Genetic Counseling

School of Health and Human Sciences

Meagan WisenhartExploring the Relationship Between Diagnoses of Congenital Anomalies or Genetic Conditions and Postpartum Depression: A Retrospective Study
 
Capstone Project Committee: 
Marion Earles, MD, Pamela Reitnauer, MD, PhD, MPH, Scott Richter, PhD (Statistical Consultant), Randi Stewart, MS, CGC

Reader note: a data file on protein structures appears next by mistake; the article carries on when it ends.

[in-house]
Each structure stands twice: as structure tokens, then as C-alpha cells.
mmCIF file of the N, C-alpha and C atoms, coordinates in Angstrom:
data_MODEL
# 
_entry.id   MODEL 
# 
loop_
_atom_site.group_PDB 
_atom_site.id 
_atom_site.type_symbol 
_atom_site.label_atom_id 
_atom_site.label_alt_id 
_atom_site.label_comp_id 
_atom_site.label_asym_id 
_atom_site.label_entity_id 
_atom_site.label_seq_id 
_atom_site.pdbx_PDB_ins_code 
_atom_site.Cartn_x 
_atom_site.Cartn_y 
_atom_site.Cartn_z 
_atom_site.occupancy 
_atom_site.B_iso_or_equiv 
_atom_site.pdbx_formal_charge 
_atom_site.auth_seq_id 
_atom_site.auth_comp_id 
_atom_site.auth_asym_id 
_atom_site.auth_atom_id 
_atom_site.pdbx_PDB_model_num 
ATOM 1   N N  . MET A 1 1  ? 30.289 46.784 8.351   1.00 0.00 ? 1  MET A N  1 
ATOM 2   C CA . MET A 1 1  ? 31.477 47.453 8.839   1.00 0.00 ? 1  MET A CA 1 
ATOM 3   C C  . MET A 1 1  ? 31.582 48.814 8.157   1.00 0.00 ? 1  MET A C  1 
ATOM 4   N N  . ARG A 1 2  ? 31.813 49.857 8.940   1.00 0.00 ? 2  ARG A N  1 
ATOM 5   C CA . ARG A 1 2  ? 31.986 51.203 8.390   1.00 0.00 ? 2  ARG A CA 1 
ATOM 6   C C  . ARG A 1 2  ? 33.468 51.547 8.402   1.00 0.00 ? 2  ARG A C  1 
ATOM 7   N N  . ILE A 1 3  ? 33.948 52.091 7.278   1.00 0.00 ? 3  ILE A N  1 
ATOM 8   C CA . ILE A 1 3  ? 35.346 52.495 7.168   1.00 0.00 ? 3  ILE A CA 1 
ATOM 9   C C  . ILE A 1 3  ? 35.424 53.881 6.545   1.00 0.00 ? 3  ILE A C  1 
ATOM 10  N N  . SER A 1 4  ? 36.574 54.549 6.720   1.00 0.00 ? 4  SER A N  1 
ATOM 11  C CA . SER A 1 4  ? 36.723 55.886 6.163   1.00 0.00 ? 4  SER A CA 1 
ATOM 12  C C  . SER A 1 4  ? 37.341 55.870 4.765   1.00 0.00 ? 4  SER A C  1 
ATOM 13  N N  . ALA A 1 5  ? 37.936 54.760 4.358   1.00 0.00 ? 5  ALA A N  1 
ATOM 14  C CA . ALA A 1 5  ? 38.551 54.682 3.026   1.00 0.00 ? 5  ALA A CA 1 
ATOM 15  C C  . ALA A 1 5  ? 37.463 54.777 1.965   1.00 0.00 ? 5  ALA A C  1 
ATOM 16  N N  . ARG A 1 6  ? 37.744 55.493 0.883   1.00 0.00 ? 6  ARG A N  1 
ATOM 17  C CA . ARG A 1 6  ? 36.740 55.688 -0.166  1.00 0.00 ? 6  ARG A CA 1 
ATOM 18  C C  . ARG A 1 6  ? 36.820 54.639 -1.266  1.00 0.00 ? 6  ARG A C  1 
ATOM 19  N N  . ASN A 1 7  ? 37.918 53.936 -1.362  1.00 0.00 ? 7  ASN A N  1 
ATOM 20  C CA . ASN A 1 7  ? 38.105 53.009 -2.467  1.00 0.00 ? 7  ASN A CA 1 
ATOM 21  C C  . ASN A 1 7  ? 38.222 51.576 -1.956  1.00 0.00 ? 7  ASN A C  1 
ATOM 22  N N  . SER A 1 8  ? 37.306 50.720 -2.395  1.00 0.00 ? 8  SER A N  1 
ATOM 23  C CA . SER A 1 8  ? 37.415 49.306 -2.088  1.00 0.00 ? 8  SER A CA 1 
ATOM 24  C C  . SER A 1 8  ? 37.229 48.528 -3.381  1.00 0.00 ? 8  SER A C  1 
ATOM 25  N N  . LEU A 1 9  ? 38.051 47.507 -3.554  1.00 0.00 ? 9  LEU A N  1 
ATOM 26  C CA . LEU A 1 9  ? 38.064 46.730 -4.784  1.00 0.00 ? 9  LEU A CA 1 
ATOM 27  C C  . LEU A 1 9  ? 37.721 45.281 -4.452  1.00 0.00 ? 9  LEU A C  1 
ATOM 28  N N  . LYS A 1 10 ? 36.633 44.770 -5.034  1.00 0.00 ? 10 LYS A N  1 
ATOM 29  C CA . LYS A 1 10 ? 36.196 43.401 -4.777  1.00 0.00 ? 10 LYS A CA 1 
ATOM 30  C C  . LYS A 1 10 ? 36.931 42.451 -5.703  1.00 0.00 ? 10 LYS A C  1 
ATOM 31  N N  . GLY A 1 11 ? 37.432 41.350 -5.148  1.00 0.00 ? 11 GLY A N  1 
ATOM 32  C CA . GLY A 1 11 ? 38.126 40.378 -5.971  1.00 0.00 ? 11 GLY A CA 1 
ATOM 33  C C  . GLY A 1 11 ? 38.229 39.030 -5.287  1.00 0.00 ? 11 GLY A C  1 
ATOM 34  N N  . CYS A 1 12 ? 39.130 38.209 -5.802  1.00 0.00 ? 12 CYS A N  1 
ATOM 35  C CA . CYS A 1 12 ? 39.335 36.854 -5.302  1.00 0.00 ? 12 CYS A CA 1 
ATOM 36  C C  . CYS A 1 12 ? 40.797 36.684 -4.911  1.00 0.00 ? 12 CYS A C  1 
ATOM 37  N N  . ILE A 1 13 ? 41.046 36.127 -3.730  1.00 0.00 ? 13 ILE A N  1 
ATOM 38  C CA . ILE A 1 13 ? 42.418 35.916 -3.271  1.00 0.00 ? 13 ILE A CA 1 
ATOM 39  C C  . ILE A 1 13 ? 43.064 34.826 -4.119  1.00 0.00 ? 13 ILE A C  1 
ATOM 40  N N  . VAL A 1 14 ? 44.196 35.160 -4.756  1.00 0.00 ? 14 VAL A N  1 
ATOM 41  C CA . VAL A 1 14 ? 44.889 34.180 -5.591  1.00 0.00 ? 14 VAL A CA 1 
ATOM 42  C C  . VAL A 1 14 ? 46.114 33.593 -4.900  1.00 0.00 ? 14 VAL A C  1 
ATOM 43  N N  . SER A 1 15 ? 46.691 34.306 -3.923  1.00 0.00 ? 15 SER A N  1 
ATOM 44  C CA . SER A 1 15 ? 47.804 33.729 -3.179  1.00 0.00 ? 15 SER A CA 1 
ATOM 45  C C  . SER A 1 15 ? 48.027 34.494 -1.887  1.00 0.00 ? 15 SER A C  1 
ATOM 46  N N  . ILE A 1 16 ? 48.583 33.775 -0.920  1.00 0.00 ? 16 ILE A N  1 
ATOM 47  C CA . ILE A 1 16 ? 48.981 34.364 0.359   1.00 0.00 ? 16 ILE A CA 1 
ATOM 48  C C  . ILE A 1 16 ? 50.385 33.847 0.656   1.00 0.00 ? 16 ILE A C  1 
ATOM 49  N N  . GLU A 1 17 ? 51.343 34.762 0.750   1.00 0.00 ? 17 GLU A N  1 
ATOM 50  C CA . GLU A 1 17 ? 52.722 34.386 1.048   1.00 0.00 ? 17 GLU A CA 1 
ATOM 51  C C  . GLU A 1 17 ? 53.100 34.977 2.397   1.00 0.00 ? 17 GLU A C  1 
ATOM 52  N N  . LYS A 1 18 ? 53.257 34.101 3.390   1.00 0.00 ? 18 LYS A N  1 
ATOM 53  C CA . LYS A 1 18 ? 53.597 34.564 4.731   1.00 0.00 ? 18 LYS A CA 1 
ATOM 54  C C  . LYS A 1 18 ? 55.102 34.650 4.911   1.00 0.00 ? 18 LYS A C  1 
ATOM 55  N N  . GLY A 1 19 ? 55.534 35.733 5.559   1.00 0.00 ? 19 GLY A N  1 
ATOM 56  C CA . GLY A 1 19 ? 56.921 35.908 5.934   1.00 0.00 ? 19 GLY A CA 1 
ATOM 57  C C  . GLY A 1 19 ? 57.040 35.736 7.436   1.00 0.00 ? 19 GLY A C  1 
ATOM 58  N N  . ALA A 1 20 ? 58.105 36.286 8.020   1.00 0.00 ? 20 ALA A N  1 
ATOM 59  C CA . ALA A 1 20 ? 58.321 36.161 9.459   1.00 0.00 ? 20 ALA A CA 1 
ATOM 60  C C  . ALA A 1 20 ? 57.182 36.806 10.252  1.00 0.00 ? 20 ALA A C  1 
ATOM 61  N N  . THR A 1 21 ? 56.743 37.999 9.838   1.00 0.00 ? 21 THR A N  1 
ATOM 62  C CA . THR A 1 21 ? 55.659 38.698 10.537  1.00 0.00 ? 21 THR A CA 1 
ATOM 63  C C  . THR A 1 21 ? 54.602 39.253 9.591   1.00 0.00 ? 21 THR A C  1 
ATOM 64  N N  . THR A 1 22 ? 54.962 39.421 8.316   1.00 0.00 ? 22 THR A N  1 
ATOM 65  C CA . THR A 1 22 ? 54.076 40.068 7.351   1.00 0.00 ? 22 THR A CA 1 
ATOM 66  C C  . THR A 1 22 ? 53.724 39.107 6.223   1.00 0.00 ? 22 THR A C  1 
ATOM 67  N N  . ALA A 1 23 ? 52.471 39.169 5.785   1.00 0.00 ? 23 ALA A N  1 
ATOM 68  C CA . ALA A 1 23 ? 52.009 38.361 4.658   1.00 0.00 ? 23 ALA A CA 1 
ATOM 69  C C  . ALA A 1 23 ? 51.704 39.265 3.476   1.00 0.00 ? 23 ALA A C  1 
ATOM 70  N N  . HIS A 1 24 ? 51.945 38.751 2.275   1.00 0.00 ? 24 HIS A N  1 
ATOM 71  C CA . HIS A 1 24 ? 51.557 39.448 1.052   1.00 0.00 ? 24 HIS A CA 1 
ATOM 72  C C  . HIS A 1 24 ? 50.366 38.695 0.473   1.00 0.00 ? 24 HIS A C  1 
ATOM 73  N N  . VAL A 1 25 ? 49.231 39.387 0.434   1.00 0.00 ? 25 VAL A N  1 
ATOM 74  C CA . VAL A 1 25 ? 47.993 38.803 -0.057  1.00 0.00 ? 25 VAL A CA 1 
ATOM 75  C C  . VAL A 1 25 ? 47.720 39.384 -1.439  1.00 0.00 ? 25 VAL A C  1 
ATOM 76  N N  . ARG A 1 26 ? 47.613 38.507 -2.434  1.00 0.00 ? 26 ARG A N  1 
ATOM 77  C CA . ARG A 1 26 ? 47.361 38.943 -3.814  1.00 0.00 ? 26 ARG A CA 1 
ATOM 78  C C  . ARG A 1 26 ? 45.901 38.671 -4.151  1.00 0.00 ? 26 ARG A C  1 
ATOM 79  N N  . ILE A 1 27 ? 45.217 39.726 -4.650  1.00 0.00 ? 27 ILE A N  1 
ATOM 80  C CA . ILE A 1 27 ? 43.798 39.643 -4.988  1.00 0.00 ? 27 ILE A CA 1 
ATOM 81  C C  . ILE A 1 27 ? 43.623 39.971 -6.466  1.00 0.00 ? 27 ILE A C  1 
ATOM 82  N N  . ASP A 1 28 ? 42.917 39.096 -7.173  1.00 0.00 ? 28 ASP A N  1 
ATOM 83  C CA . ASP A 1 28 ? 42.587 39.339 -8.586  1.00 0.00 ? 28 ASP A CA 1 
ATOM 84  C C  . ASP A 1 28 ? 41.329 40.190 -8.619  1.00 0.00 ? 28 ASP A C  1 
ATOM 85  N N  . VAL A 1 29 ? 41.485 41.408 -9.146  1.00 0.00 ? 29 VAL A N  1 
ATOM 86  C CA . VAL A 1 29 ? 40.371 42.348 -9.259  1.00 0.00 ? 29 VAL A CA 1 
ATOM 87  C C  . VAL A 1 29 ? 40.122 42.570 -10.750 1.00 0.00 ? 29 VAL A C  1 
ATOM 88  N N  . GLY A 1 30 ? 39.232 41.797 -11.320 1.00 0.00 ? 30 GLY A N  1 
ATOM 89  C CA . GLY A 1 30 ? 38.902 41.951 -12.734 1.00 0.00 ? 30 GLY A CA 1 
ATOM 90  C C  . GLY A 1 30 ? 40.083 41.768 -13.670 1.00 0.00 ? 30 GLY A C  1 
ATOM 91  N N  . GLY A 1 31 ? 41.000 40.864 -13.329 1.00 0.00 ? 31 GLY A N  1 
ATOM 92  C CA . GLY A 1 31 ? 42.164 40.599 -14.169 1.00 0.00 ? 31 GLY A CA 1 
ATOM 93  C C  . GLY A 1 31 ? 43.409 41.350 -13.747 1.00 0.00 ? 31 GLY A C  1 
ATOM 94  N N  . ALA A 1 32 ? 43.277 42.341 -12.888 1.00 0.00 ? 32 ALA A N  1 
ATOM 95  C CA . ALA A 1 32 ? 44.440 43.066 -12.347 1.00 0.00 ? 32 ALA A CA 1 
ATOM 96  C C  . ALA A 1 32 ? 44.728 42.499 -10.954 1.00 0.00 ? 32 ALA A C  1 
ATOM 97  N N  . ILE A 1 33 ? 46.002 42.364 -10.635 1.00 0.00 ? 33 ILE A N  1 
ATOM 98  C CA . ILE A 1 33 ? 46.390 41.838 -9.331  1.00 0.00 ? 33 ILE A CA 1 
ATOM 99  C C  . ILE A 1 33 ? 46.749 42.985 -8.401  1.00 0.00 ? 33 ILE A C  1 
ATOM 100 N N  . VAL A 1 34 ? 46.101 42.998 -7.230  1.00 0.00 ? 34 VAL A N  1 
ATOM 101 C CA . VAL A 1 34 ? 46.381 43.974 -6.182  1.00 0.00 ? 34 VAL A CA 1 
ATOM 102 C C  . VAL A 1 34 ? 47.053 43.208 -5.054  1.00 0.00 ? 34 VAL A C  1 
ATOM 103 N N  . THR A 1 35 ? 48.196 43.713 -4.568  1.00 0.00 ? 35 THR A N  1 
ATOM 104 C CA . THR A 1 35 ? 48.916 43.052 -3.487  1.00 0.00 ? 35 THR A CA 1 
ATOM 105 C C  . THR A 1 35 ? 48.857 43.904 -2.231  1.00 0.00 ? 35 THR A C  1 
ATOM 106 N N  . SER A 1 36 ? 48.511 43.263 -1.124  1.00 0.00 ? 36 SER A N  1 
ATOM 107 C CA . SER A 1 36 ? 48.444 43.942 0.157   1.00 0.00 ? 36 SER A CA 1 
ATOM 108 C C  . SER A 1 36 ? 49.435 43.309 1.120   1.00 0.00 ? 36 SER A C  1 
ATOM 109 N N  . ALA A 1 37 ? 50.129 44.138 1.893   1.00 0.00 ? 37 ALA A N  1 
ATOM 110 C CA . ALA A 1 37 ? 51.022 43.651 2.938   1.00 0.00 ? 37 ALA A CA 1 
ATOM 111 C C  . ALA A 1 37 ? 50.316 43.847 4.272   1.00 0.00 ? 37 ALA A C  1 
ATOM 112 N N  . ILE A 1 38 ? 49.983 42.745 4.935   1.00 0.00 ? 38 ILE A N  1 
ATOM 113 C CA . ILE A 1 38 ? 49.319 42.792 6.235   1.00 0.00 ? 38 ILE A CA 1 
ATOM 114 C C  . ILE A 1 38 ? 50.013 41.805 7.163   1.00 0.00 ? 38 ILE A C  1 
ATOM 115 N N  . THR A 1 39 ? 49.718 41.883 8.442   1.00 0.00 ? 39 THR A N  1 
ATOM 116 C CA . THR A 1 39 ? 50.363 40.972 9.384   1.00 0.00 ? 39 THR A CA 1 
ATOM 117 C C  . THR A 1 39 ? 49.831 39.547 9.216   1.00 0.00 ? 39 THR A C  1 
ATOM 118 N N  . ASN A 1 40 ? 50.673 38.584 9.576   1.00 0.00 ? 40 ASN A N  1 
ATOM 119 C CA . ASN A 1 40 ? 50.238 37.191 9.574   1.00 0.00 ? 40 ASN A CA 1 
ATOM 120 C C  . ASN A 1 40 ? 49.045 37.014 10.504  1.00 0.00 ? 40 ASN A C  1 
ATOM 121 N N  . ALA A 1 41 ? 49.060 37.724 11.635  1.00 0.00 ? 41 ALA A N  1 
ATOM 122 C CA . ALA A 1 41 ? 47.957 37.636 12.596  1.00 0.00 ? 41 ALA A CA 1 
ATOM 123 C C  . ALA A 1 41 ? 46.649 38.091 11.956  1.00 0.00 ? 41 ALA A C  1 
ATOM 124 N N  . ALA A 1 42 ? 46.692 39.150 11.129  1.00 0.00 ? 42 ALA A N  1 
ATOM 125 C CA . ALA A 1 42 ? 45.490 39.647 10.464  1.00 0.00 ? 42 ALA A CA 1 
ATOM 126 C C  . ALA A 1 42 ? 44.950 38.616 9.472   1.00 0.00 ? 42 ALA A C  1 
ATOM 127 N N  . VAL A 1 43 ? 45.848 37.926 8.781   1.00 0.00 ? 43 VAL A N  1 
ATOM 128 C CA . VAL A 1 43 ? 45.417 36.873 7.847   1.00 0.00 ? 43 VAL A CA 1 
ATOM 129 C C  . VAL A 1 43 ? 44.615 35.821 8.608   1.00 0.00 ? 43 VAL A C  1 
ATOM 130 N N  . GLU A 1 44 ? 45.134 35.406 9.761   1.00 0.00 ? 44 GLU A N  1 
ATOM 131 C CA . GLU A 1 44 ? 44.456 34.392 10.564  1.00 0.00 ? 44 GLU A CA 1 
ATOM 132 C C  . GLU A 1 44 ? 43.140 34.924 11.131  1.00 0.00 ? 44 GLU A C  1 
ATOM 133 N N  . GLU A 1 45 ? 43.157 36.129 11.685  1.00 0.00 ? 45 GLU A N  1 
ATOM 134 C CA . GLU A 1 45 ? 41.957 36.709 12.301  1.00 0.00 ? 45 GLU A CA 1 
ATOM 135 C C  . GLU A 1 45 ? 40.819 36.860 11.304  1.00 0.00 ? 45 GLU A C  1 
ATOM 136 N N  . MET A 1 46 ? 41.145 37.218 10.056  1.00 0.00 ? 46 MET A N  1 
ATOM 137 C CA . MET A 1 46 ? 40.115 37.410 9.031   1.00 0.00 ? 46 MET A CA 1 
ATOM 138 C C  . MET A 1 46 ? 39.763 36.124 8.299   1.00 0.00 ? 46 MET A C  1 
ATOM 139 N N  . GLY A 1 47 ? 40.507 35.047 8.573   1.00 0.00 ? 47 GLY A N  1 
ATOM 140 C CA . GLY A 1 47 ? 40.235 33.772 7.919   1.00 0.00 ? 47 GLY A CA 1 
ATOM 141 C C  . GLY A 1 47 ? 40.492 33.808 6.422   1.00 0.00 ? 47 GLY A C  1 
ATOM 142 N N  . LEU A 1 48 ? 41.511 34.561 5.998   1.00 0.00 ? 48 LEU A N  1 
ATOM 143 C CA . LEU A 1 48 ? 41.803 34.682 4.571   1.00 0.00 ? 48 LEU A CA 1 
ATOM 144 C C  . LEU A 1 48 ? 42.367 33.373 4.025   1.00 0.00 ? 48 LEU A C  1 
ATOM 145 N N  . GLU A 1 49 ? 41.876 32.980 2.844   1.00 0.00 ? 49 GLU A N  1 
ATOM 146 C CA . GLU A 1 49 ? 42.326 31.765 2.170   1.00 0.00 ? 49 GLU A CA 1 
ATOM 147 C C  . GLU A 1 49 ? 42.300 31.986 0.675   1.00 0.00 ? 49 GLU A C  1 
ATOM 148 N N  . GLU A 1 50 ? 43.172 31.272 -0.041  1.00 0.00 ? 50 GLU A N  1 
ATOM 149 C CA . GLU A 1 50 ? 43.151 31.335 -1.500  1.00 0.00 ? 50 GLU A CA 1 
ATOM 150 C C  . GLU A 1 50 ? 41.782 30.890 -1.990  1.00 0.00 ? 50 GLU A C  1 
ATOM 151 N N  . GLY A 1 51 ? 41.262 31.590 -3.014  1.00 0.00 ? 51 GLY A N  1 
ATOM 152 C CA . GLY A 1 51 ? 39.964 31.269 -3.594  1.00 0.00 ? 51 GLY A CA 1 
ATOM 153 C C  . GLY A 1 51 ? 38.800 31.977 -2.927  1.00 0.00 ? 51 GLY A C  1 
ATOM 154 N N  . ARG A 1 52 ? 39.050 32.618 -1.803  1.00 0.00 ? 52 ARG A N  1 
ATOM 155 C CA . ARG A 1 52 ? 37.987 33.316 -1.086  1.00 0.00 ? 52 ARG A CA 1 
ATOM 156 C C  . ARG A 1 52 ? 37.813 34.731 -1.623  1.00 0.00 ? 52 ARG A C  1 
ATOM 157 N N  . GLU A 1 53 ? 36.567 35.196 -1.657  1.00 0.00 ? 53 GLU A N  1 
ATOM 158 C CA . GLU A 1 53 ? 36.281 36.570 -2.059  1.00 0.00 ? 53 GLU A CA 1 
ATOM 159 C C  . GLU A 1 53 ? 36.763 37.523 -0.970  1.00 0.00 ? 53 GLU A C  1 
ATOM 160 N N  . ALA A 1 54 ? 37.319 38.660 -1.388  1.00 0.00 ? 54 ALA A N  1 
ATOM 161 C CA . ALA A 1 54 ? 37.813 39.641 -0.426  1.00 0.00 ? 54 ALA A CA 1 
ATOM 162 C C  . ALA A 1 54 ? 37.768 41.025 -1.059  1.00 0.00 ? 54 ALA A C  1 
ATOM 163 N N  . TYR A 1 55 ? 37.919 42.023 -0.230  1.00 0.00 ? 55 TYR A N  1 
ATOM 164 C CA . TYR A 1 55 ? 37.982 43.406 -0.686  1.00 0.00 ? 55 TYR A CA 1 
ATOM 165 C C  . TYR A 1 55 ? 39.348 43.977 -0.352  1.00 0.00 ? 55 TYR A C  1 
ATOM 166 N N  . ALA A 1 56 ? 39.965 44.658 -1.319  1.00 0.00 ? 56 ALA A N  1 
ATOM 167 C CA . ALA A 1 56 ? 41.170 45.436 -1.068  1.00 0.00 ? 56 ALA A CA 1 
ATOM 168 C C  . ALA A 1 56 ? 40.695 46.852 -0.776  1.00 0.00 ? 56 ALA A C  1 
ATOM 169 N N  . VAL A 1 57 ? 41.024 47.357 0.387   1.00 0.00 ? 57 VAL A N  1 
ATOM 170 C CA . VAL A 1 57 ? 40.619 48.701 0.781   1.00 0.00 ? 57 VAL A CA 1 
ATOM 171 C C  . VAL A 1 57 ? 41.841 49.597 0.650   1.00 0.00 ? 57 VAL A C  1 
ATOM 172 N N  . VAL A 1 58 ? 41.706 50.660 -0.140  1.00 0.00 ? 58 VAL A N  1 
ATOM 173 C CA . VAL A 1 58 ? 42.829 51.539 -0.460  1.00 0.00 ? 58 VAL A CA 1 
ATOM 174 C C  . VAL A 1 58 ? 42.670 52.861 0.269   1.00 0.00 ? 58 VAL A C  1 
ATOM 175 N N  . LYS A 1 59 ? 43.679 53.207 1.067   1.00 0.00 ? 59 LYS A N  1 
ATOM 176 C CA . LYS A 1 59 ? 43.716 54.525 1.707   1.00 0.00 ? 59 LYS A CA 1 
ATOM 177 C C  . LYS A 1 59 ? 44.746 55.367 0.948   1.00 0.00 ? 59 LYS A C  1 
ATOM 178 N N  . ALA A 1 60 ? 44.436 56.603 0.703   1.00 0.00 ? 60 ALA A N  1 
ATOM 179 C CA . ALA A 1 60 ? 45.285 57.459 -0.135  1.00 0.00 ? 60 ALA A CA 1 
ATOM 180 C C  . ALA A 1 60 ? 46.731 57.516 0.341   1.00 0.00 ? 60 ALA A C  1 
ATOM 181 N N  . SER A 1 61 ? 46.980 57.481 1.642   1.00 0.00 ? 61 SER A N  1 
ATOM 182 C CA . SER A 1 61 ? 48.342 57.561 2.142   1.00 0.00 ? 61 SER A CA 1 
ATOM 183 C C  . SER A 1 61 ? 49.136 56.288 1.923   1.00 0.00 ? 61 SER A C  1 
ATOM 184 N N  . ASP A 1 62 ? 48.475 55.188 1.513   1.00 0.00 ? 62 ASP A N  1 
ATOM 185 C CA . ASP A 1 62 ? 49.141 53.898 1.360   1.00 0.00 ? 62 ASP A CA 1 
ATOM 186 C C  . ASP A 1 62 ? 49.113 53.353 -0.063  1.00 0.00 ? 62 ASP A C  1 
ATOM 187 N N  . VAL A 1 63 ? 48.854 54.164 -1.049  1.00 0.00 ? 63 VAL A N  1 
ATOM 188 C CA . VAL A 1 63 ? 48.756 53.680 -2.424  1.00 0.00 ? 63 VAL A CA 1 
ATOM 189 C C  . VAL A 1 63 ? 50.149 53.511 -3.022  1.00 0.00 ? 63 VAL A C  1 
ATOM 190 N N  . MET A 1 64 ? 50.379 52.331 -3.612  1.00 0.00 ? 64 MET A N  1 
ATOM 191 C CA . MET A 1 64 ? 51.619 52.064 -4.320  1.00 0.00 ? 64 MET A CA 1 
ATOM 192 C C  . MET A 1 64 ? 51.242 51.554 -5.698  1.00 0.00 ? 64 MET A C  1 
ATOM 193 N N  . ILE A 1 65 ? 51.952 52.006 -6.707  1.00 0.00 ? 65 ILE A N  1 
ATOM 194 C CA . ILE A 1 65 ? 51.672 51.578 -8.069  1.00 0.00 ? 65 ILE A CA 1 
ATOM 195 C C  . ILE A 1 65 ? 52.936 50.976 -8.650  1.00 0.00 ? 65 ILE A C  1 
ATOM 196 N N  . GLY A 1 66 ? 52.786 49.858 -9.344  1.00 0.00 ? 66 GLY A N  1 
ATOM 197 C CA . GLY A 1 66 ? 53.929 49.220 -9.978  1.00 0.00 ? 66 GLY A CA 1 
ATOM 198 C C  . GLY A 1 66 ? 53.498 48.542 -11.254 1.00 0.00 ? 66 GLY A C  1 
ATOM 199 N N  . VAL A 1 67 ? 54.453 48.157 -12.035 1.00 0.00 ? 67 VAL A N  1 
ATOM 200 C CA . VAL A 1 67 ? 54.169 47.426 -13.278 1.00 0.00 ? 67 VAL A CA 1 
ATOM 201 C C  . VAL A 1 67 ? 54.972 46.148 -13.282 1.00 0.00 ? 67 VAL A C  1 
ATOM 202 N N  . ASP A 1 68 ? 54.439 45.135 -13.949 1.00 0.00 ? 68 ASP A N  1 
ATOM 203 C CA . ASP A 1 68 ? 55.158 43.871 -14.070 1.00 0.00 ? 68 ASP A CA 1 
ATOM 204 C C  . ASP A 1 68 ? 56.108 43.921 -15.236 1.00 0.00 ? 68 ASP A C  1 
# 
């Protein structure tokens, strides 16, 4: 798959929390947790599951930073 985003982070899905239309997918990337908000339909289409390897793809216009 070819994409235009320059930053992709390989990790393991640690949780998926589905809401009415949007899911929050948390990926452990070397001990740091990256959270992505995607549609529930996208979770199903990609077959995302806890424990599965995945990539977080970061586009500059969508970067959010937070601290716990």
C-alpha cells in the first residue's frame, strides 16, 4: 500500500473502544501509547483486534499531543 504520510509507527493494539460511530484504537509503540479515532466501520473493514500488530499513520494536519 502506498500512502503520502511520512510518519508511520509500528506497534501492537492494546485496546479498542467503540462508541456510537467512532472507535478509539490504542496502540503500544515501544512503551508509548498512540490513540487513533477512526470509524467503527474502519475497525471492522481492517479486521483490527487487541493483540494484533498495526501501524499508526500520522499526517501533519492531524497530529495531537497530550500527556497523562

10-15% of new mothers are affected by postpartum depression (PPD), making it the most common complication of childbirth. Though childcare stress is a risk factor for PPD, there has not been significant research on the relationship between caring for infants with congenital anomalies and/or genetic conditions and experiencing PPD. The need for research in this area is especially apparent as the exponential growth in the field of genetics has increased the number of genetic diagnoses in infants through newborn screening, molecular genetic, and cytogenetic testing. The goal of this study was to examine the association between diagnoses of congenital anomalies and specific genetic conditions in infants and PPD in their mothers. It was hypothesized that there would be a positive correlation. This was a retrospective study of data collected from Triad Adult and Pediatric Medicine (TAPM) clinics, and variables that were assessed included Edinburgh Postpartum Depression Screen (EDPS) scores, presence of congenital anomalies/genetic conditions (ICD-9 codes), language of screen completion, maternal age, gravidity and parity, whether infants were cared for in neonatal intensive care units (NICUs), whether mothers were referred to social work, and whether Tots of Teens (TOTs), a program that provides additional services to teenage mothers and their children, evaluated mothers and infants. There was a significant difference in the rates of PPD between mothers of infants with congenital anomalies and/or specific genetic diagnoses and mothers whose infants did not have congenital anomalies and/or specific genetic diagnoses, with the former group having almost twice the rates of PPD as the latter group. These results indicate that having an infant with a congenital anomaly or genetic condition may be a risk factor for experiencing PPD. Observations that were noteworthy but not statistically significant included teenage pregnancy, low gravidity and parity, and completing a PPD screen in English rather than Spanish being associated with higher incidences of PPD.
 
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